What I do you cannot do; but what you do, I cannot do. The needs are great, and none of us, including me, ever do great things. But we can all do small things, with great love, and together we can do something wonderful.
Mother Teresa of Calcutta
Today, at the start of a fresh week, I find myself still reflecting on some of the ideas from my last post. A close friend gave me the angel in the picture above. A paraphrase of Mother Teresa’s words is etched onto the bottom of the angel’s dress. When she gave it to me, my friend said that she’d chosen it because she knew that I sometimes question the weight and value of my life, and that she wanted to say that it all counts. It all matters. I put the angel up high on a shelf in my writing room, overlooking my desk. I have glanced up at her often and thought of my friend’s kind words, so needed and so graciously given.
I have many plans and dreams and goals, winged things inside me, striving for flight and presence in my everyday world. I have found myself turned inside out with a sense of being less than, not enough. I look at women who seem to have accomplished so much and I wonder what I can do to be more like them. Every moment I am filled with anxiety over what I should be doing. To do one thing means that I cannot do something else, and what if the something else is what I’m supposed to be doing instead?
For almost twenty years I have given myself to my home, and I have loved that. I still love it. I love caring for my garden and cooking meals for my family. It gives me pleasure to create a space in which the work of family can happen and grow, a place where we can learn to love each other better and welcome others into that circle of love. But I have been so preoccupied and troubled by the desire to expand my own territory, that I have been unable to enter fully into delight in these precious things. And with that has come a feeling of pressure on my writing, to find ways to make it profitable, to justify it and quantify its worth.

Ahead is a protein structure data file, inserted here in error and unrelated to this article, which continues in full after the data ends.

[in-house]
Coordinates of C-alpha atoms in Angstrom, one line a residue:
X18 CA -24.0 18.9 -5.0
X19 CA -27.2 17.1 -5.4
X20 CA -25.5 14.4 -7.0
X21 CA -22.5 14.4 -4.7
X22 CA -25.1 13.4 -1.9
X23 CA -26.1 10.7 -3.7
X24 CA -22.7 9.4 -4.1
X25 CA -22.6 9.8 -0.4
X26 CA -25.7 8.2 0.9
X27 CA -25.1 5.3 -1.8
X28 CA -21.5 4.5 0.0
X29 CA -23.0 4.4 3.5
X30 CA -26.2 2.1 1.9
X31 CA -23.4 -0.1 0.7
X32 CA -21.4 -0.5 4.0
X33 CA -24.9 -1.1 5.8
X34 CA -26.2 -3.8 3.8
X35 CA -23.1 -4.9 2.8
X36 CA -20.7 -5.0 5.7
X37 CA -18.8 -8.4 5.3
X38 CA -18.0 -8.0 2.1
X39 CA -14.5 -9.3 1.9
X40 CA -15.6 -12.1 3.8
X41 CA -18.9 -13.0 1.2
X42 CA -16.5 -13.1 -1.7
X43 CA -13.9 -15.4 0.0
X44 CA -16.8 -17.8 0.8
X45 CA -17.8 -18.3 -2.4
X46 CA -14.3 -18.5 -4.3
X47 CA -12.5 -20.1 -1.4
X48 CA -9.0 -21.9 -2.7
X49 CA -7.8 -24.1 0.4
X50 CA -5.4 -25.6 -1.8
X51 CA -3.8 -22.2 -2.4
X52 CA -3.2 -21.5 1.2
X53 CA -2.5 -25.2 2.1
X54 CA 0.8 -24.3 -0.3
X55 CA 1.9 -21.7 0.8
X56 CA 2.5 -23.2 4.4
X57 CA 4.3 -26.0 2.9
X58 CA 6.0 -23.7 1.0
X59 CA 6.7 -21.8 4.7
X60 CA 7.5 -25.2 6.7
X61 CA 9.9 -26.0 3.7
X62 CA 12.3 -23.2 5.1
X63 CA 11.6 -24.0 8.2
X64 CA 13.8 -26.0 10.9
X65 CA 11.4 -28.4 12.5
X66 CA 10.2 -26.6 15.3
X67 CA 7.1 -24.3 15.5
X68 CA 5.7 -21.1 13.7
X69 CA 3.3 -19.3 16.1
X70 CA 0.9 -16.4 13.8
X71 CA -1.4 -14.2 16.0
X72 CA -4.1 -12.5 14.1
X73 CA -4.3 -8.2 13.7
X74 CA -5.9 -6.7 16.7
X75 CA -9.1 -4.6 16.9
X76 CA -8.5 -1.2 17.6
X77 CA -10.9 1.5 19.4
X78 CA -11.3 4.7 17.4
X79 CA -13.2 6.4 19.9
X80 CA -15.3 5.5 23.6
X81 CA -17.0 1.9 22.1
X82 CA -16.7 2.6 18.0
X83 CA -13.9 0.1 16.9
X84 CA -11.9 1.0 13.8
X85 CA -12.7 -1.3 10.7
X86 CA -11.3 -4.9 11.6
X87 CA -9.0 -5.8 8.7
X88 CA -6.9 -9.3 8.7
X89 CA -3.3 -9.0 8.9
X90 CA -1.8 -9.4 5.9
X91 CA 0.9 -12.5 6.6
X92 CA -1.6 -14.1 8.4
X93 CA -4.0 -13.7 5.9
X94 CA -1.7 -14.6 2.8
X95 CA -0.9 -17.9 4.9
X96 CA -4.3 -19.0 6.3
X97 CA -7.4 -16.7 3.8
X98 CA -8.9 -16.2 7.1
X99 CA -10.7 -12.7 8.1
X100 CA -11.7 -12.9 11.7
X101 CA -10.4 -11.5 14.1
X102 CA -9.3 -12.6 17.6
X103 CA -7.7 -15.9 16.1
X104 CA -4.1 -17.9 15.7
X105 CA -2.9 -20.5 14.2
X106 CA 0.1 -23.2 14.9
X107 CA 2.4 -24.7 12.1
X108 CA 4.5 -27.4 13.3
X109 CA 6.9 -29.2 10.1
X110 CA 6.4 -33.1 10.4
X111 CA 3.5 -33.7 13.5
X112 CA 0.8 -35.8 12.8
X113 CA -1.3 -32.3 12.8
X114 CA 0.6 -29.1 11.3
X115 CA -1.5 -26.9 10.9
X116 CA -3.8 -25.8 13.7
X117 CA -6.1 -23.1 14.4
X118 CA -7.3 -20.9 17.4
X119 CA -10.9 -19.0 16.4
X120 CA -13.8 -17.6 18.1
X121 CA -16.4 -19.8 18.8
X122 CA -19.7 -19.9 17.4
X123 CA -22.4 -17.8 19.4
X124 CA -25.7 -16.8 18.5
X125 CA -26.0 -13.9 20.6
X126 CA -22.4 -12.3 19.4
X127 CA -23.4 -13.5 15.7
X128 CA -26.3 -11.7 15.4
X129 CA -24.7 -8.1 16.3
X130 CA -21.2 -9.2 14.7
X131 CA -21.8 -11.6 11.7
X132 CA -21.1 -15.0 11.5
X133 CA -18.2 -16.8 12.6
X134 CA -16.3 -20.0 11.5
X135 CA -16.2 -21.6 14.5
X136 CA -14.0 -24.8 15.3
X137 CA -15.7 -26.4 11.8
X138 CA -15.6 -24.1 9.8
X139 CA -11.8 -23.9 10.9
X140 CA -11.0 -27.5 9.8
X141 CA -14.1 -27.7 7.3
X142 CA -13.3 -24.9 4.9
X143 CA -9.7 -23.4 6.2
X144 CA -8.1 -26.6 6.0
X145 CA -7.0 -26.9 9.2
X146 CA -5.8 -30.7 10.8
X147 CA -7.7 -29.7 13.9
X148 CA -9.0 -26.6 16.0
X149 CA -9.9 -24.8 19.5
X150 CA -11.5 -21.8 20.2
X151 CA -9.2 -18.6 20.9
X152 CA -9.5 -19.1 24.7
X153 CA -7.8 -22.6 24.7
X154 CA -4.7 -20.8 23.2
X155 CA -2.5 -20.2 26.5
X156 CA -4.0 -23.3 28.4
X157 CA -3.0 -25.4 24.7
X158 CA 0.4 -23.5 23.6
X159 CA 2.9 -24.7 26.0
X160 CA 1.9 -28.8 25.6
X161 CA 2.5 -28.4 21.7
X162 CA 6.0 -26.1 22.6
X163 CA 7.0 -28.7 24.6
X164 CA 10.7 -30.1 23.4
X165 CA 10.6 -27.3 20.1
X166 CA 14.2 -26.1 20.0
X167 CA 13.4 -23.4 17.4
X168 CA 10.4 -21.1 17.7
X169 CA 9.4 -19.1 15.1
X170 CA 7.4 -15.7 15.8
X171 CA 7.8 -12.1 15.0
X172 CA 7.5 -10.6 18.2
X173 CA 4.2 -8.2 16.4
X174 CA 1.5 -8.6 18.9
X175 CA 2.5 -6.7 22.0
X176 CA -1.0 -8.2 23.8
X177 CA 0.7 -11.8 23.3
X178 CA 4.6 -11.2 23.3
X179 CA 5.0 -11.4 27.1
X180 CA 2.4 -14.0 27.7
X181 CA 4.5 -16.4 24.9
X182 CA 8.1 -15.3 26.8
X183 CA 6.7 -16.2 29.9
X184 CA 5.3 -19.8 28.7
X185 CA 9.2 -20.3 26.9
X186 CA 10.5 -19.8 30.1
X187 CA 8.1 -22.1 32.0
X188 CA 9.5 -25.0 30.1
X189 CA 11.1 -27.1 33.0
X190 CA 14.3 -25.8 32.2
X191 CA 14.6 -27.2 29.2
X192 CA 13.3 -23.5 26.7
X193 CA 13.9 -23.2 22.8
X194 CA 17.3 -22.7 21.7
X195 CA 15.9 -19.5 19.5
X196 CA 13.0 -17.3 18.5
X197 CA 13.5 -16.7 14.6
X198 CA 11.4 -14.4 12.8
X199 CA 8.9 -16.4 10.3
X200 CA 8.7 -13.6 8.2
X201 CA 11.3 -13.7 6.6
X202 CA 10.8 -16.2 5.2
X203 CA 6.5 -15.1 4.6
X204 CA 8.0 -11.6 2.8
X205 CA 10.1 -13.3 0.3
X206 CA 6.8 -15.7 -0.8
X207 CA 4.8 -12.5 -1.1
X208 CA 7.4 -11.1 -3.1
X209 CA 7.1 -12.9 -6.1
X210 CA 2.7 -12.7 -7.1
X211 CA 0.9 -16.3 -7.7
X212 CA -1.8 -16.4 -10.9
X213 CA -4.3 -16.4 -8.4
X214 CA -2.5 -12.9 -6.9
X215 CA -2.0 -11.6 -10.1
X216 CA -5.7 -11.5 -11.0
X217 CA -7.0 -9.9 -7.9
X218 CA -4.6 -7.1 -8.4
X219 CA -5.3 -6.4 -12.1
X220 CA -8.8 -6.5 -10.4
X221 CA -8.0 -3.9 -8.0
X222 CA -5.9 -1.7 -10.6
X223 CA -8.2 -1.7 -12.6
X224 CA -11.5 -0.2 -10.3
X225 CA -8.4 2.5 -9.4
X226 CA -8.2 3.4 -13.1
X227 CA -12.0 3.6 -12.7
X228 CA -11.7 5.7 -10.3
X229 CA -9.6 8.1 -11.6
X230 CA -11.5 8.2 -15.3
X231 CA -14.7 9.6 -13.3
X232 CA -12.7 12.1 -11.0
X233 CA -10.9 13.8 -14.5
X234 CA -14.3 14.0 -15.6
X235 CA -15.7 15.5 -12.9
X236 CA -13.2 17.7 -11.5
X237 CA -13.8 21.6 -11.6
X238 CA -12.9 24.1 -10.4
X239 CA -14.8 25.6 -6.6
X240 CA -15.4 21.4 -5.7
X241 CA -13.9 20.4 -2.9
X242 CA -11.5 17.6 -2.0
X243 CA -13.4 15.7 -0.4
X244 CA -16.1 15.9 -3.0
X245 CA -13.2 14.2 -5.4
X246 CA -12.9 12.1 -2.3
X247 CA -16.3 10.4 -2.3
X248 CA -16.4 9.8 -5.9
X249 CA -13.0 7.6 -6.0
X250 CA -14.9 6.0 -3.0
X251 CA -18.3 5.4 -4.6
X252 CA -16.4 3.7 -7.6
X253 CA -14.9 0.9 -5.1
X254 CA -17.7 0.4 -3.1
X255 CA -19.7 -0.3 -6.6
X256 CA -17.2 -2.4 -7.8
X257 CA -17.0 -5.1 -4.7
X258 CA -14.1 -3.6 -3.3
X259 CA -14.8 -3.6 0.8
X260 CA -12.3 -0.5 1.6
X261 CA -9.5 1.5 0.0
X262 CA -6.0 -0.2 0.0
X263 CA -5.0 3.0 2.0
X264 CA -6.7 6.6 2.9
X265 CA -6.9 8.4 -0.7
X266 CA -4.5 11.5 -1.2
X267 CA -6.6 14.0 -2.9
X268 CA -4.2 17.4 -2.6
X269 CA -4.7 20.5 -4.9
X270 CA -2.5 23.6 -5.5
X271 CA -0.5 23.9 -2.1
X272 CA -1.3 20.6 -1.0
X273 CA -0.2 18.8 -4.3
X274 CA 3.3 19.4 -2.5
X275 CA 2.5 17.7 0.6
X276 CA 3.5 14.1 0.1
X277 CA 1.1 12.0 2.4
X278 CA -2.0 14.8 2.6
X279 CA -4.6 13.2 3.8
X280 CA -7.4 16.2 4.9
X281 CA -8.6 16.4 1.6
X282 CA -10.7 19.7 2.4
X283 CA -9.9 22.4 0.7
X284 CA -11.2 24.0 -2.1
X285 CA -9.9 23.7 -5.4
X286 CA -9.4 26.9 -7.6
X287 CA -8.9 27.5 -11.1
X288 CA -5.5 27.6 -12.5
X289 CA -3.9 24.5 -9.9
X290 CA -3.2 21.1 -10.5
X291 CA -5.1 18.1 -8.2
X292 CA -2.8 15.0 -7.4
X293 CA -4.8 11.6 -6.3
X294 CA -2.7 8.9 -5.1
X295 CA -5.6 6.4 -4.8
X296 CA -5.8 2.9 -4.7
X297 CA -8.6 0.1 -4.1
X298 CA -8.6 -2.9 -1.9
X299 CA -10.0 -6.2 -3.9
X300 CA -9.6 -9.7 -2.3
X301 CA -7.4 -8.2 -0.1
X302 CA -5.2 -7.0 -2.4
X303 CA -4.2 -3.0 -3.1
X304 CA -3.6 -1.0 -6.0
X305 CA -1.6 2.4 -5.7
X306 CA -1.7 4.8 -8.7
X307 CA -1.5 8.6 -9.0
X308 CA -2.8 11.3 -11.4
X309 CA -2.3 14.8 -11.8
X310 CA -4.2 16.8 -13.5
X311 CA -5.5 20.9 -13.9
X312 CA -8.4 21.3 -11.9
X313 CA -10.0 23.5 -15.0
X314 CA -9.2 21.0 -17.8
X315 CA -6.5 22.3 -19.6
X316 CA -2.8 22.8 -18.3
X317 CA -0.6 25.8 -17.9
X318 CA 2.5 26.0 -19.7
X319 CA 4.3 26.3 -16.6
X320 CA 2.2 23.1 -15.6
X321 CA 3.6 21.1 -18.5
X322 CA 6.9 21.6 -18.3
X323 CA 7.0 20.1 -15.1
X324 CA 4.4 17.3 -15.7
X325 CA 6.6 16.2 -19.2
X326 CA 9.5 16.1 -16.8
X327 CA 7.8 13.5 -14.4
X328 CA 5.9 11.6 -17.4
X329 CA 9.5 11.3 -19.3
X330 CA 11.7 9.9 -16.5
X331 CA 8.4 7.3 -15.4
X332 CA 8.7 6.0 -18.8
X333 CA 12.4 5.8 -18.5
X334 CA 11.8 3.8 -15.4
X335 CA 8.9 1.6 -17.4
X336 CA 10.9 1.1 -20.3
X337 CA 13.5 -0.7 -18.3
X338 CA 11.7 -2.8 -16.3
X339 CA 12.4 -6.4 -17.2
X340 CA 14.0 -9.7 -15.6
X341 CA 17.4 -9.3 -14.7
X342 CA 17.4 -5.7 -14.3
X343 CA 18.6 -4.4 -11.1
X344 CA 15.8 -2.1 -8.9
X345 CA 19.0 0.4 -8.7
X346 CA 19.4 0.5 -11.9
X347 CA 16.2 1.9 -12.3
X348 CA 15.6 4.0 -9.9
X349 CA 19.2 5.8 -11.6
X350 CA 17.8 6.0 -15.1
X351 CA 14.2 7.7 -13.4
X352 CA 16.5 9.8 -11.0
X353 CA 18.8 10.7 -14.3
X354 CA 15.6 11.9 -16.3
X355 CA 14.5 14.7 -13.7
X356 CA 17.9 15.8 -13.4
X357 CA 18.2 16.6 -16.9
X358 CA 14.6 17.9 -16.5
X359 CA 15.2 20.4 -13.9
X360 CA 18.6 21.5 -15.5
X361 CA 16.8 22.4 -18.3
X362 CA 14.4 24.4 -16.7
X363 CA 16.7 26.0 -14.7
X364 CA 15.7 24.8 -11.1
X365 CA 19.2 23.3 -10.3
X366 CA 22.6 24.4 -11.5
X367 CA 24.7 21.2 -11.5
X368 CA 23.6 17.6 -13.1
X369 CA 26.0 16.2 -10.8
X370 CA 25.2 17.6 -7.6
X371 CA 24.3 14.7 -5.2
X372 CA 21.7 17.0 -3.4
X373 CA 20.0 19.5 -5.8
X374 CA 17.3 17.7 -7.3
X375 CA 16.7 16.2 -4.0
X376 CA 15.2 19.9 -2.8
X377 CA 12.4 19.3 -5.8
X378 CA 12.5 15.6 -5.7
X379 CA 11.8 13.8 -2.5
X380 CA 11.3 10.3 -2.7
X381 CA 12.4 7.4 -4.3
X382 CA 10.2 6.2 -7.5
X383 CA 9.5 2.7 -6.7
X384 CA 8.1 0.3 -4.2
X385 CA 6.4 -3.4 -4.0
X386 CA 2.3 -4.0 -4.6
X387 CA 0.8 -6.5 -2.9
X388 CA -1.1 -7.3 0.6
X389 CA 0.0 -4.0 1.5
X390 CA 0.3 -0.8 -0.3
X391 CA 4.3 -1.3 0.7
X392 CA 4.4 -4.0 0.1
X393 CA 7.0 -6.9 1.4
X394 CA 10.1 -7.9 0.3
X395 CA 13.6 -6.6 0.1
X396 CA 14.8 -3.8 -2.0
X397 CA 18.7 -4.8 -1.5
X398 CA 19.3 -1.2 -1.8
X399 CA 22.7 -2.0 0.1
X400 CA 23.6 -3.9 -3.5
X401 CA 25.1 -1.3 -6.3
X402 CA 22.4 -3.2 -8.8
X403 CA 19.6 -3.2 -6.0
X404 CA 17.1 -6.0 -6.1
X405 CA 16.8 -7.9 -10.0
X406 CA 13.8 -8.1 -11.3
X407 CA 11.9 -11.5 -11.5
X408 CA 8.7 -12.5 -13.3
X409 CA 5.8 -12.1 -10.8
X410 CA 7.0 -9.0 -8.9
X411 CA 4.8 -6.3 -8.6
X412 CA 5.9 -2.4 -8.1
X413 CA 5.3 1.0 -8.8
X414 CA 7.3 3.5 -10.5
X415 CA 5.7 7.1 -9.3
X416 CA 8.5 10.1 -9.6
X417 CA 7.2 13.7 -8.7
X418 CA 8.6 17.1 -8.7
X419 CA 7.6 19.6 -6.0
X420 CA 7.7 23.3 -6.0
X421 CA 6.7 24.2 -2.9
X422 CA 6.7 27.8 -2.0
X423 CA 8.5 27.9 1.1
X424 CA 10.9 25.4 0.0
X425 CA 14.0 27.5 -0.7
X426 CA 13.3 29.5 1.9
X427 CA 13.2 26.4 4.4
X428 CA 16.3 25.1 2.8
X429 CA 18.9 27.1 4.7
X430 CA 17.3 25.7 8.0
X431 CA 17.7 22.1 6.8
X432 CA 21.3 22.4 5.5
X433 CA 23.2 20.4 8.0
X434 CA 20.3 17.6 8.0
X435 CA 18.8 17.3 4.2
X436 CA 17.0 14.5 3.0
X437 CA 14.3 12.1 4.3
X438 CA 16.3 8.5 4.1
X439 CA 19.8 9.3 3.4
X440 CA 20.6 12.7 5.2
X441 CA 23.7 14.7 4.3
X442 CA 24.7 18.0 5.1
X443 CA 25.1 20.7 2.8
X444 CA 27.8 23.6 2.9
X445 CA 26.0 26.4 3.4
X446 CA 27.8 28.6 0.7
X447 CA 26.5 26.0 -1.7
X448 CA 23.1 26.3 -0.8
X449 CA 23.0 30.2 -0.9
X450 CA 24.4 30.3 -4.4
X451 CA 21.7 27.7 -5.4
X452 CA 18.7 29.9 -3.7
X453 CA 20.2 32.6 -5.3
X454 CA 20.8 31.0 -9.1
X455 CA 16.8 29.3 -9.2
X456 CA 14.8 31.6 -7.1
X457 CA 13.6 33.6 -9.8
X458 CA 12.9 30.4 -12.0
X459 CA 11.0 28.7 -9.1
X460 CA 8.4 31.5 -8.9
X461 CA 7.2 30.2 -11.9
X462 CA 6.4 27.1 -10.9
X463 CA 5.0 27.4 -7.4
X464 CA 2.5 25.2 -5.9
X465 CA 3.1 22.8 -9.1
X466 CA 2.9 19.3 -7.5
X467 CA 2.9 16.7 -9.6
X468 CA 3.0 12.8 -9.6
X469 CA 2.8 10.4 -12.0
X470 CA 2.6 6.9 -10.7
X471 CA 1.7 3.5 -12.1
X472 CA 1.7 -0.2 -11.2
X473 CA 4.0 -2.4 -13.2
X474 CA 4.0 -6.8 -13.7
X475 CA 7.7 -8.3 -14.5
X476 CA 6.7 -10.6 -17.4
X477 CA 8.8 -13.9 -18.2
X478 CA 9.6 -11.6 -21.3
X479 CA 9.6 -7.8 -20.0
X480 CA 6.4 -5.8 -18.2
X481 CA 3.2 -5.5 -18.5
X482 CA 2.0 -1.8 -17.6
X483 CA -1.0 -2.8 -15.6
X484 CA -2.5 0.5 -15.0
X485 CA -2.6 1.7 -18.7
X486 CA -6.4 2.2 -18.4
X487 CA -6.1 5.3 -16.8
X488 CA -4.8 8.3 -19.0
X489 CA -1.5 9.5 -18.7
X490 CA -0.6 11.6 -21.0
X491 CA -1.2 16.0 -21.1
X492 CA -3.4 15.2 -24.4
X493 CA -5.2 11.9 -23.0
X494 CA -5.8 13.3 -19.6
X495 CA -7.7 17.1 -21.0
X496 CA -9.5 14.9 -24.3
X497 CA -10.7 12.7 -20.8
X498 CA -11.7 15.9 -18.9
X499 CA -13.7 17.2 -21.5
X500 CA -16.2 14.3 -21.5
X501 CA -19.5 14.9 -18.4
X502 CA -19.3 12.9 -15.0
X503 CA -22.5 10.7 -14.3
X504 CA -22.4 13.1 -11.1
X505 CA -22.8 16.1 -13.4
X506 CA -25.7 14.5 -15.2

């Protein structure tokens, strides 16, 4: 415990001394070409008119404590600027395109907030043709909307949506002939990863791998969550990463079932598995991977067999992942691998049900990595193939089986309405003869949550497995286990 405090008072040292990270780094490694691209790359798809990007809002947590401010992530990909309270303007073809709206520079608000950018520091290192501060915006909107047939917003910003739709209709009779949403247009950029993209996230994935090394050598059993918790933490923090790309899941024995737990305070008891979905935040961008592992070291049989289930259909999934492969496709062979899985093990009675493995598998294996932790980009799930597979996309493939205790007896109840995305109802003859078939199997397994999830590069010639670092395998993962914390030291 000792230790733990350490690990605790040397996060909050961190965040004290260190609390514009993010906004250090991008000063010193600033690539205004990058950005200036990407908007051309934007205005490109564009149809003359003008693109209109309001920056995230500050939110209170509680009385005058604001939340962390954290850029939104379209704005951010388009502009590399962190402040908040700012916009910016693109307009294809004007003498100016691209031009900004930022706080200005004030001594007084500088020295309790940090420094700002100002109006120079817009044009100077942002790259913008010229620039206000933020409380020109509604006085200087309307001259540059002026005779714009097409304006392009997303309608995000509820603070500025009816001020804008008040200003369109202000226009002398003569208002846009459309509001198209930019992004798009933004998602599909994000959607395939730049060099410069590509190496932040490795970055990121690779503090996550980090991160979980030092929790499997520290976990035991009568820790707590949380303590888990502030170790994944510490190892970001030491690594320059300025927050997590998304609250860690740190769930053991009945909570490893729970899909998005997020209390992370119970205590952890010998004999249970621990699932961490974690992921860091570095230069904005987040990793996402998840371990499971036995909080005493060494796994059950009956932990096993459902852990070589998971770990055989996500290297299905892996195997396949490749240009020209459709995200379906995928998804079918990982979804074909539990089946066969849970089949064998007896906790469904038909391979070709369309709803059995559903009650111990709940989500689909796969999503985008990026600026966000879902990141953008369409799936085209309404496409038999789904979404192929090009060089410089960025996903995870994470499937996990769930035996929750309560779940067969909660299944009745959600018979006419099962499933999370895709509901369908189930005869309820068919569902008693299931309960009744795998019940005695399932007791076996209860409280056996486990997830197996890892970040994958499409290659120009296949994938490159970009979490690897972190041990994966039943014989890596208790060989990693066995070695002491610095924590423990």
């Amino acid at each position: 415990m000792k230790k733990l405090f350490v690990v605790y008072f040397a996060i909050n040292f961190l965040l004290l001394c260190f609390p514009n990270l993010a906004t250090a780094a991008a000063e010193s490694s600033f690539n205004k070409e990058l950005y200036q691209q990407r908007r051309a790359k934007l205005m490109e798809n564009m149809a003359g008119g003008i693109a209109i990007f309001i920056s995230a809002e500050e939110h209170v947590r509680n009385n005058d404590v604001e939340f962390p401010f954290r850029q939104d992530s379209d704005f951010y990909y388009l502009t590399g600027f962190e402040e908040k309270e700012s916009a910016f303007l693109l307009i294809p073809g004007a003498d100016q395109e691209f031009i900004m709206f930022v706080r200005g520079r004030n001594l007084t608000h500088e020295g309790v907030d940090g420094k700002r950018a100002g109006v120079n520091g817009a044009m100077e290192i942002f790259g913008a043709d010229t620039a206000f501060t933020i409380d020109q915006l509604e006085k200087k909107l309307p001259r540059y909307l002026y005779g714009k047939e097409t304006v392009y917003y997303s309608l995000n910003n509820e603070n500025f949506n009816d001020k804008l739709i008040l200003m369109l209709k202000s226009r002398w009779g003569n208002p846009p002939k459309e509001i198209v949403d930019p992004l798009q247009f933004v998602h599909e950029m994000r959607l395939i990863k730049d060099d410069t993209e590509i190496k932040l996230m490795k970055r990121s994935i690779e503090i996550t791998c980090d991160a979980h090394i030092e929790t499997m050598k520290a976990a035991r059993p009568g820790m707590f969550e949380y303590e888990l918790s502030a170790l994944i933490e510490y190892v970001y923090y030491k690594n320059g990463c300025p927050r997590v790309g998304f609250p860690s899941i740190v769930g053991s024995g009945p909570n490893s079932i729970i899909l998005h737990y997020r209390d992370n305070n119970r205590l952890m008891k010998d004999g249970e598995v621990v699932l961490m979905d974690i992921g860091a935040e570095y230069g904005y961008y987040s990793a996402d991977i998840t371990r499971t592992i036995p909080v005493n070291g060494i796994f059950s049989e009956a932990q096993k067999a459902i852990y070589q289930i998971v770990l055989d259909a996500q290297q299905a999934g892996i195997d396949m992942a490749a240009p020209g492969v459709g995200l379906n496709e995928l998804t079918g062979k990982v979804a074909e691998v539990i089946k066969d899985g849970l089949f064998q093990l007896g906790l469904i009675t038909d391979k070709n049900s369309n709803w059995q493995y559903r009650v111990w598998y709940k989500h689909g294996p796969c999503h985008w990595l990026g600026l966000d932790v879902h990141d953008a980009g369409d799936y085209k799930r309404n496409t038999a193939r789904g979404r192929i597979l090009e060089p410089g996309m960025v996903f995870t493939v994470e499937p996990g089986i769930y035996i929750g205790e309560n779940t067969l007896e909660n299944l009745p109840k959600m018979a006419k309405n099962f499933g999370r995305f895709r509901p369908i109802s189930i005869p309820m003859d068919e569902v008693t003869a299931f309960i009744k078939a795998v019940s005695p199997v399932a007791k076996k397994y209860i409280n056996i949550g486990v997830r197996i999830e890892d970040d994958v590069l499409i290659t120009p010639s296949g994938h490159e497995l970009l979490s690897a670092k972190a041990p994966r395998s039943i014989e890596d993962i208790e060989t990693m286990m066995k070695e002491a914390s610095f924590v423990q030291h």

Over the past few days, I have come across words: from my husband, in blogs and quotes, and in the still, small voice of God. These words have begun to quiet my heart. They have reminded me that the small things I do with love, have value. It’s the “with love” part that I find most compelling. Today was filled with little things. I ran errands; I gave my son a driving lesson; I made calls and checked mails and put on the washing. In a moment I will head to the kitchen to finish cooking dinner. These things have so often been a source of anger for me; they’ve felt like roadblocks and obstacles to the “important” things. But today I was mindful that they are important. And that mindfulness has helped me to see the beauty in simple, mundane, everyday activities.